Why Does Exercise Increase My Body Temperature? |

Everyone has felt the discomfort of a heat stroke while working out in a hot room. If you don’t take precautions, you can suffer a heat stroke. Heat stroke is defined as a condition where the body’s temperature is elevated to over 104 degrees, causing the individual to experience severe dizziness, confusion, and impaired judgment. What is the cause of these symptoms? What can make a body overheat? To answer these questions, a scientist must first understand the physics of heat, and in particular the relationship between heat, temperature, and the rate at which the body produces heat.

When you exercise you get more blood pumping through your muscles, and that means your heart beats faster and you get more oxygen to your muscles. That extra oxygen can raise your body temperature, but why does exercise warm up your body? There are two main factors that cause your body temperature to rise. One is called heat production. This is the amount of heat that you generate when you do aerobic exercise like running, cycling or swimming. The other is called heat transfer. This is the amount of heat that your body transfers from the air to your skin when you’re exercising. You can see this increase in heat production and heat transfer on a treadmill or in a pool.

As you repeat the same exercise on a daily basis, your body will continue to get used to your routine. However, the body’s response to exercise is not the same for each individual.. Read more about why does exercise increase body temperature and let us know what you think.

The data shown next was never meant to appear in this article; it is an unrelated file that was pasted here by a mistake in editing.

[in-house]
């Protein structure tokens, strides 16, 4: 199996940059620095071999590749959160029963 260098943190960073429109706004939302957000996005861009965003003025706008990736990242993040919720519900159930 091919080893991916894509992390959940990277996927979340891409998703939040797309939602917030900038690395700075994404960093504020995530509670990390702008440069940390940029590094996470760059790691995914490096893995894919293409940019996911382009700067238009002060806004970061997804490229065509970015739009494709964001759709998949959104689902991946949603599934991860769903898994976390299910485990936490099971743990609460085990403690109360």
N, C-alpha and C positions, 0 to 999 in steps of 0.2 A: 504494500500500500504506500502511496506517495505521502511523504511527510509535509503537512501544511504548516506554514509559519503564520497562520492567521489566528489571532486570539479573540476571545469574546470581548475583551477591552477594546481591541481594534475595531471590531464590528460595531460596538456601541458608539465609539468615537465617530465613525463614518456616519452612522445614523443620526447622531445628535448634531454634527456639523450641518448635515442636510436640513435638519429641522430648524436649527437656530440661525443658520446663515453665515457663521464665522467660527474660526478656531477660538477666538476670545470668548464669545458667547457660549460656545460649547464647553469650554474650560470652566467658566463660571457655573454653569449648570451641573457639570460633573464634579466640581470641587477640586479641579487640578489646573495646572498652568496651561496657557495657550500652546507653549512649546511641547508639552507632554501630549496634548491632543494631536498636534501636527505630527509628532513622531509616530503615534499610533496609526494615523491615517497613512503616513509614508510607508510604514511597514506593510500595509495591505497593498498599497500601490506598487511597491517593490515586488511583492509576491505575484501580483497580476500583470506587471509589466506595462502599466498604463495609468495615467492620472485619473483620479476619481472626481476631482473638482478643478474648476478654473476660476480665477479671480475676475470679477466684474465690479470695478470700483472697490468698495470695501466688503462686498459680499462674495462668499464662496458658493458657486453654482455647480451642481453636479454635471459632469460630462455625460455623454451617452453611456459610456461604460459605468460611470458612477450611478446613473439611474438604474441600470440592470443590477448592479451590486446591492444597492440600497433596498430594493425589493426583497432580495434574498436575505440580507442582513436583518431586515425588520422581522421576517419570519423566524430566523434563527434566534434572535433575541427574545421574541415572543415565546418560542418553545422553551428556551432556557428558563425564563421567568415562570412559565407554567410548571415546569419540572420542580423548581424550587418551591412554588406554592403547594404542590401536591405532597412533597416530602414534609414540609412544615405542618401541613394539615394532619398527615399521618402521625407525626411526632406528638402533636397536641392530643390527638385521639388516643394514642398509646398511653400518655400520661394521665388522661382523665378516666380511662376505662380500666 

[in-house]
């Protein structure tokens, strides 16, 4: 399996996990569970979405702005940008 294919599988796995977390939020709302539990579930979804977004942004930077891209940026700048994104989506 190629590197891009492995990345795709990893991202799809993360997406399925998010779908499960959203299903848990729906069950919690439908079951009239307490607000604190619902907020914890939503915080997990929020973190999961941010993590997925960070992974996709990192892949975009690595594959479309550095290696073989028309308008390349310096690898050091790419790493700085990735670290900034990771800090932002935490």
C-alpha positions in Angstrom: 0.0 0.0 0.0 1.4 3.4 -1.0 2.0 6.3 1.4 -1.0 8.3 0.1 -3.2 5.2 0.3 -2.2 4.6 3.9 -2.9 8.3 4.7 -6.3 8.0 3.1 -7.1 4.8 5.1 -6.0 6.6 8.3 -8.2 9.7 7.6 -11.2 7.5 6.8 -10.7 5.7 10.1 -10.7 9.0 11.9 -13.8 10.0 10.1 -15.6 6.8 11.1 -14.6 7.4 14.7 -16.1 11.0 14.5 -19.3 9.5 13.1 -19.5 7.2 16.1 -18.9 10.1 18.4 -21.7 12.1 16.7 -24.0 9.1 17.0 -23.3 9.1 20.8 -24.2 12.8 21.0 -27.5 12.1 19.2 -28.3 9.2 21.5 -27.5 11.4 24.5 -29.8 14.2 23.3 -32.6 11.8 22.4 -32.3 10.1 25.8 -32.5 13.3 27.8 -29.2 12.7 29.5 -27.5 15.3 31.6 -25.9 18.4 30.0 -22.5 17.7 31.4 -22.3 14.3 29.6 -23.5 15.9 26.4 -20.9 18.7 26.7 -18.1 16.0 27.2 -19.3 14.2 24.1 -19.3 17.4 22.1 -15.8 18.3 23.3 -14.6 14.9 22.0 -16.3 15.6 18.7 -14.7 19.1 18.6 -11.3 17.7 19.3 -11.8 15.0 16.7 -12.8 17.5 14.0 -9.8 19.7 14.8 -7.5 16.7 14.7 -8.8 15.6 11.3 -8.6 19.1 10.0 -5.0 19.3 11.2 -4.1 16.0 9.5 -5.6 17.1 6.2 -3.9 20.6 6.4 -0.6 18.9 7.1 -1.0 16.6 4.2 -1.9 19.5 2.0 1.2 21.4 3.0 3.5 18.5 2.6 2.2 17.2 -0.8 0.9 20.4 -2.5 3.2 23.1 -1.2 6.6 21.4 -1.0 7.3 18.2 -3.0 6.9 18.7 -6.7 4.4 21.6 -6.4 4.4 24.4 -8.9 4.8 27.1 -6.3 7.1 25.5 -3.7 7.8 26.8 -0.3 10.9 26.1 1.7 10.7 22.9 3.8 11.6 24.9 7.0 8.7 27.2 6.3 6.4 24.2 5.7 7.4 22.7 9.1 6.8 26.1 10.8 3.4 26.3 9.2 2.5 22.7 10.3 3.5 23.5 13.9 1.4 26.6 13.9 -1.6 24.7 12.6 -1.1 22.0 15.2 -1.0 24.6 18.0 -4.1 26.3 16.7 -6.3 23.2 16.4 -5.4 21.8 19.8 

When I work out, I notice that my body temperature rises and I start sweating profusely. Is this typical, and can I do anything to keep my body from overheating during exercise?

Our Quick Response

Yes, it’s natural for you to become hot while you exercise. It’s your body’s method of keeping you from overheating by controlling your core temperature. During exercise, your muscles heat up as they waste energy. Your skin starts to sweat as a result, causing your body to cool down. Your brain is also alerted by the increase in body heat to ensure that your body maintains its normal core temperature of 98.6 degrees Fahrenheit (or 37 degrees Celsius).

Our Long Response 

Your muscles convert stored energy into heat energy as you exercise, causing your body to warm up. Your brain’s thermostat, the hypothalamus, ensures that you stay close to your usual core temperature of 98.6 degrees Fahrenheit (37 degrees Celsius) when your body warms up. Your skin will begin to sweat to release heat and cool your body down in order to maintain a normal temperature range.

However, when your body cools down, you won’t notice any changes right away. According to Dr. Ollie Jay, founder of the University of Ottawa’s Thermal Ergonomics Laboratory, our bodies need 30 to 45 minutes of activity to get rid of the high temperature.

It will take almost an hour for your body to cool down enough to avoid overheating. This is also why, even after you’ve completed your exercise, you’ll typically continue to sweat for a few minutes longer.